A Curious Career by Lynn Barber, book review

Lynn Barber, the unflinching interrogator of celebs, winner of glittering journalism prizes, is now something of a celeb herself. There is no one like Ms Barber in our business. Her eyes see everything, her nose can smell fibs and polish, her mind is as sharp as a Sabatier knife. She cuts,  sparkles, is sometimes generous, never daunted, always full of verve and vitality. Always was. Her very first  assignment was to meet and sum up the mad genius Salvador Dali. The encounter was dramatic, write-up brilliant. And so she has gone on, undimmed. Some now call her ‘venerable’ as if she’s old and wise, and semi-retired. That must make her cross.

All that said, some of  her views can be wayward or dubious. She heartily defends our intrusive tabloid hounds: ‘We have the most varied and lively papers in the world.‘ Really? Even though the Leveson inquiry exposed their dirty dealings? Idols and icons don’t ask for it; they are human and have rights to privacy and dignity. Unlike the hacks she defends, Barber uses her intelligence, does intensive research and writes honest copy.  Even so, she too must leave some of her subjects scarred or temporarily undone. Not those pumped up with conceit, like, say, Jeffrey Archer  and the late Michael Winner,  but others, whose vulnerabilities are not banished by fame and fortune.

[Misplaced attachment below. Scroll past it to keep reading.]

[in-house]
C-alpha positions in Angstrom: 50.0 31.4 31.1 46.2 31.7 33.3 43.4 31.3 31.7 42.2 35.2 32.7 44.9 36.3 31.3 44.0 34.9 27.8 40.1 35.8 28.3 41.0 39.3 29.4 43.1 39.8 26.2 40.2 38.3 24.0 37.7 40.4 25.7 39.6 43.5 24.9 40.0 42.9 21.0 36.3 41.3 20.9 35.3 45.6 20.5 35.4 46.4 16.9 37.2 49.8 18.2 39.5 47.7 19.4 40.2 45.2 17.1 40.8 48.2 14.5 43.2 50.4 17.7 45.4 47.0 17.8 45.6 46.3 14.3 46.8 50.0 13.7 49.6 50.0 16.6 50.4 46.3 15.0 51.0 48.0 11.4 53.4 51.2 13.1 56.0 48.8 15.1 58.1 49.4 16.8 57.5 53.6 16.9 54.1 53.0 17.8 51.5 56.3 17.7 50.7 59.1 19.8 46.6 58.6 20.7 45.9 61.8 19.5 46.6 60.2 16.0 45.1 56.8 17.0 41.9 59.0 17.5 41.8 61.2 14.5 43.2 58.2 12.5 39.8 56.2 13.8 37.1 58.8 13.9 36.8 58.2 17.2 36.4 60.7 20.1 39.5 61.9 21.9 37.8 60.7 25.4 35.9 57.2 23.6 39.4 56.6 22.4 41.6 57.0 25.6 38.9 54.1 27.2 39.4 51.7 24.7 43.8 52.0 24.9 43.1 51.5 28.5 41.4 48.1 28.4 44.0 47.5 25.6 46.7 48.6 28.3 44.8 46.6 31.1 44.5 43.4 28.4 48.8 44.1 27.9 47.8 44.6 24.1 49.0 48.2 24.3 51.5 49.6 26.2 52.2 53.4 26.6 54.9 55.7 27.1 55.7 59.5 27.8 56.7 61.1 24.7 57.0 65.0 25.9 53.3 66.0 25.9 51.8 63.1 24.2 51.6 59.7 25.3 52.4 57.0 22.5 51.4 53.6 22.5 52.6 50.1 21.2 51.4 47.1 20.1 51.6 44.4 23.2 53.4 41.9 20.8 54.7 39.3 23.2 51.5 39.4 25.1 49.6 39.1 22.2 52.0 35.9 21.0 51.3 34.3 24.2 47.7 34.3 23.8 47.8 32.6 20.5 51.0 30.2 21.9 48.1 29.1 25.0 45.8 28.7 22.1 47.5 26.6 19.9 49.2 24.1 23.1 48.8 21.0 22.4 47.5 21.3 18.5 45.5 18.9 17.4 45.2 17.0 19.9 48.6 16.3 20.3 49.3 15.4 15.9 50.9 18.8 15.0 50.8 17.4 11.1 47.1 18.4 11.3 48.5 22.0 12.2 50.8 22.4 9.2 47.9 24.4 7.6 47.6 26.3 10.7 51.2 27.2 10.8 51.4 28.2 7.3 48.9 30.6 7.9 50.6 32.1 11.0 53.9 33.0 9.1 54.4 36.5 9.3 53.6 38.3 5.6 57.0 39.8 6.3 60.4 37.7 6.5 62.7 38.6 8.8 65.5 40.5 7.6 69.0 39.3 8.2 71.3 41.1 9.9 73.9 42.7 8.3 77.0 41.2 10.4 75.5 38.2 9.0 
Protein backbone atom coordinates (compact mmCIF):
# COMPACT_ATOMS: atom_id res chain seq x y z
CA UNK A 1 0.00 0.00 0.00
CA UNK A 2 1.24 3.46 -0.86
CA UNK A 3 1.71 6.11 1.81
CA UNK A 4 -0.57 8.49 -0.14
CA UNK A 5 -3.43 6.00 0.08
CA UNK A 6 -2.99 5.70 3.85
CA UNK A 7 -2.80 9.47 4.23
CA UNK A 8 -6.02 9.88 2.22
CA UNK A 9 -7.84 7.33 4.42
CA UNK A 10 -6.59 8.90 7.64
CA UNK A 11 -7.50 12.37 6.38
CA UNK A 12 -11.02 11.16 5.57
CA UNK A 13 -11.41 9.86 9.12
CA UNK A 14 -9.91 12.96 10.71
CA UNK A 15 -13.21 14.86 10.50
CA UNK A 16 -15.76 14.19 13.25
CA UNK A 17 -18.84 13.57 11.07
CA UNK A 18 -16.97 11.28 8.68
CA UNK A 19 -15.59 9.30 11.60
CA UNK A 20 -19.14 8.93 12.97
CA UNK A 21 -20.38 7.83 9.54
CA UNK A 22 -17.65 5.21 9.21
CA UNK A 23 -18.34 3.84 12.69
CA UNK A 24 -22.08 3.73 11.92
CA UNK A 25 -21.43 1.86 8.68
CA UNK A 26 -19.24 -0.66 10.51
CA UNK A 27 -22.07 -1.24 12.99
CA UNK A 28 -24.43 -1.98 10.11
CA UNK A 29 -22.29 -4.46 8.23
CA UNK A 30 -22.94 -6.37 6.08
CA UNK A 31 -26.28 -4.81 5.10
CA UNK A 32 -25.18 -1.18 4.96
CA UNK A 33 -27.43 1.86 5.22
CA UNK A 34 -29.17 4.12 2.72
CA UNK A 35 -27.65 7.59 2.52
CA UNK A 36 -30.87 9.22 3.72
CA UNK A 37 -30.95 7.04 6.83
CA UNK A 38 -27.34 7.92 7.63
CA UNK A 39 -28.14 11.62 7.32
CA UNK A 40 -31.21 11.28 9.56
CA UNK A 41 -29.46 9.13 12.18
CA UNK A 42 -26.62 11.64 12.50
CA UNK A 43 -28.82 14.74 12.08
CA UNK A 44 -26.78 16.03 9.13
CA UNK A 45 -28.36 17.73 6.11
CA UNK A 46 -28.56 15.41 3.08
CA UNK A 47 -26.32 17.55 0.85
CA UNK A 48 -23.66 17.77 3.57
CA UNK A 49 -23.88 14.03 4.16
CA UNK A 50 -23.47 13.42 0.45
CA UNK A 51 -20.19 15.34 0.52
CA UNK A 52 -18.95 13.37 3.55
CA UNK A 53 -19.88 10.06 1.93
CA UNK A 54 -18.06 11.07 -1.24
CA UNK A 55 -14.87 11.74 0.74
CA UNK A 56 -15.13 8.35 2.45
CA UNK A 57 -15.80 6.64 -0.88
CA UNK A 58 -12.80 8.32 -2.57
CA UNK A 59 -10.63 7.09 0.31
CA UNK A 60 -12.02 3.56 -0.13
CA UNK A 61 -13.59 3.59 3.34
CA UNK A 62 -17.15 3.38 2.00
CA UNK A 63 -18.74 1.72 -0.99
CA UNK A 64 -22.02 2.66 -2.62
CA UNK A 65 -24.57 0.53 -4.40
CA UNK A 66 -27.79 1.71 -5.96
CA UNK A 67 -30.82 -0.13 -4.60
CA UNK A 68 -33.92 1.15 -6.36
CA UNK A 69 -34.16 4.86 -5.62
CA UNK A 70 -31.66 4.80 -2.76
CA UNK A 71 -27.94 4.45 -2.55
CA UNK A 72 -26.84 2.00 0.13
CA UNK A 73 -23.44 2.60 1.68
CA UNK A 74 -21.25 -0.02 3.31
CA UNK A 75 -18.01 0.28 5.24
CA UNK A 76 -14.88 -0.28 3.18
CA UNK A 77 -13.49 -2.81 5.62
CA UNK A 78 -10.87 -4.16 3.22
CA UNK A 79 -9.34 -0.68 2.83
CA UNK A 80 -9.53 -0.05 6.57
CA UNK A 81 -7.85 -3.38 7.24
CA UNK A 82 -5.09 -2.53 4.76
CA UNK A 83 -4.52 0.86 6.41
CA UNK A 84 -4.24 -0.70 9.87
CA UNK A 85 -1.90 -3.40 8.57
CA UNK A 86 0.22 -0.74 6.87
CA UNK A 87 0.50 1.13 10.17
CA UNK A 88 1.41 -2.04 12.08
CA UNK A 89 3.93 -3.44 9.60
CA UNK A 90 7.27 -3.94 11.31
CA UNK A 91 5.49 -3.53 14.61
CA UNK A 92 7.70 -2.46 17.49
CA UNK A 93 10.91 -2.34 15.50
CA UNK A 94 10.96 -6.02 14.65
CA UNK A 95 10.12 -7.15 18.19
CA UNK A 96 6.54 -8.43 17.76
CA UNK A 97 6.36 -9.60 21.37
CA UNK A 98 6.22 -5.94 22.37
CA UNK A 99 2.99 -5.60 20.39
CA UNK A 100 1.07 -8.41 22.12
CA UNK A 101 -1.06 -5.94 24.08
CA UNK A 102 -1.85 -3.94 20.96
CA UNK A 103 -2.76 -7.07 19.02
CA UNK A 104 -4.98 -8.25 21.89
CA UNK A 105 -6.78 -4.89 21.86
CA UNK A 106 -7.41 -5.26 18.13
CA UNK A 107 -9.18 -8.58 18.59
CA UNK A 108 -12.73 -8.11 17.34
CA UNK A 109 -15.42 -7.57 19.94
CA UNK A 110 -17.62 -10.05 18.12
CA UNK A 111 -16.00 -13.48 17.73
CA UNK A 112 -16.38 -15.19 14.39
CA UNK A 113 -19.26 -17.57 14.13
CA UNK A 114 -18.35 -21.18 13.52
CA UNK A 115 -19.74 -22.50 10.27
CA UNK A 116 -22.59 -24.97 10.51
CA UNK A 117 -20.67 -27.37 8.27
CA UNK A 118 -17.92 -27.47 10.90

And yet she has a code of honour and a commendable commitment to her role- that of an objective watcher of pop, TV and film stars living in citadels, cut off even from their own real selves. Furthermore, she generously shares her techniques and tricks. With much of our media sickeningly ingratiating and vacuous, this is true grit. And here’s the thing- even in these times of total PR whitewash, she still gets interviews. Vanity trounces caution every time.

And so the Daily Mail’s weird Liz Jones lays herself bare before Barber, thinking perhaps it would be like cosmetic surgery, painful but worth it. Oh my. Imagine the hysterical scenes when the interview was published, even though there were slips of worry, signs of care. Jones both exasperated and touched her. So too Marianne Faithfull. Well guarded Rafa Nadal opened the door to Barber and was neatly gelded: ‘He was lying on a massage table with his flies undone, affording me a good view of his Armani underpants – Armani being one of his many sponsors ...frankly I am amazed that any underwear company should want to sponsor Nadal seeing as his on-court behaviour always screams ‘My pants are killing me!’ ... they seem to get stuck between his buttocks and then he has to pull them out.’ Trolls went mad. A job, she thought, really well done.

But the ‘demon Barber’ has her weak and soft spots. She is too indulgent with Winner and Boris and other such chaps and overawed by arty types like Tracey Emin and Sarah Lucas. And when she asked Jimmy Savile if he liked little girls, she let herself believe his denials.  

Though we know about her eventful life we don’t know her. When she was 16, an older man groomed her and her parents (that story was made into a film); she was wildly promiscuous at Oxford; David Cardiff, her husband was a soulmate; she has two daughters and so on. But the book keeps its deepest secrets still. Of course. Barber knows exactly how to pull buried nuggets from interviewees and how to keep her own buried. She doesn’t emote, maintains steely discipline, is upbeat throughout.

Readers will love this pacy, absorbing book but may be left feeling unsatisfied. What we really want is Lynn Barber interviewing Lynn Barber. What a read that would be. 

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